Retail Industry Contributes $5.3trn To GDP Of The United States

By Steve Wynne-Jones
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Retail Industry Contributes $5.3trn To GDP Of The United States

As the United States marks the 4th of July, a recent study found that the retail industry is the largest private-sector employer in the U.S., contributing $5.3 trillion (€4.91 trillion) to the country's annual GDP and supporting more than one in four jobs.

The Economic Contribution of the U.S. Retail Industry report, conducted by PwC for the National Retail Federation (NRF), examines the industry's economic impact, including direct, indirect, and induced contributions.

It found that in 2022, the industry supported 55 million full-time and part-time jobs, accounting for 26.0% of total US employment. The total labour income contribution was $3.0 trillion (€2.78 trillion), or 20.0% of national labour income, while the total GDP contribution ($5.3 trillion) accounted for 20.4% of U.S. GDP.

Retail Store Count

As of 2022, there were nearly 4.6 million retail establishments in the United States. These businesses accounted for 11.1% of all business establishments and directly provided 32.2 million jobs.

Most U.S. retail businesses are small, the report found, with 98.6% of firms having fewer than 50 employees in 2022.


These small firms accounted for 40.1% of retail jobs and 35.6% of total labour income. However, larger firms with 50 or more employees accounted for 59.9% of employment and 64.4% of labour income in the industry.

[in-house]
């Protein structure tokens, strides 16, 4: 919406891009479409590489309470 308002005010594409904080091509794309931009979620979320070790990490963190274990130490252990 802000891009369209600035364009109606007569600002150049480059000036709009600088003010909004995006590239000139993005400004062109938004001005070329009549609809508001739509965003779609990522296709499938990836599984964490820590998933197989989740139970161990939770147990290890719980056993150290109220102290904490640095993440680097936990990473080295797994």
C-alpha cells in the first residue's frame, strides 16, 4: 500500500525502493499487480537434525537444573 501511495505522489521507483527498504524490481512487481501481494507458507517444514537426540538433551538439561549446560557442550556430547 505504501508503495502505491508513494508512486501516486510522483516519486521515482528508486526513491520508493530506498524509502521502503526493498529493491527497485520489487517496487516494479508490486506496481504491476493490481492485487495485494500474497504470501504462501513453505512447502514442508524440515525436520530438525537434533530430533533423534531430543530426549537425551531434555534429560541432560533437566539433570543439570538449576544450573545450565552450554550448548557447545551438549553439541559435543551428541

In terms of store count on a state-by-state basis, the total number of retail establishments ranged from 7,924 in the District of Columbia to 514,941 in California in 2022. The top 15 states in terms of retail establishments were California, Texas, Florida, New York, Georgia, Pennsylvania, Illinois, Ohio, North Carolina, Michigan, New Jersey, Virginia, Tennessee, Massachusetts, and Washington.

Combined, these states accounted for 67% of the total retail establishments in the country in 2022, the NRF and PwC said.

Impact Of Inflation

Last month, data published by the U.S. government found that groceries account for approximately 8% of the typical American citizen's spend, and while grocery prices are high relative to before the pandemic, an increase in wages has lessened the burden on shoppers.


It noted that 27% products in the typical grocery basket have seen a price decline in the past year, with the likes of Walmart, Target, Aldi, Amazon and Walgreens recently announcing price cuts.

'As President Biden repeatedly says, families are still struggling with high prices, which is why we continue to push for lower costs in all the components of family budgets, including housing, health care, child care, and getting rid of junk fees,' the White House commented. 'Of course, grocery prices are high on that list and it is therefore good to see relief coming in that important space.

'However, [...] markups in the grocery sector—the prices charged above operating expenses—rose after COVID and have remained high whereas other retailers’ margins have reverted back down to pre-pandemic levels. As the economy continues to normalise after COVID, there is still room for margins in this sector to recede, and for those lower markups to be passed along to consumers in the form of further grocery price relief for American households.'

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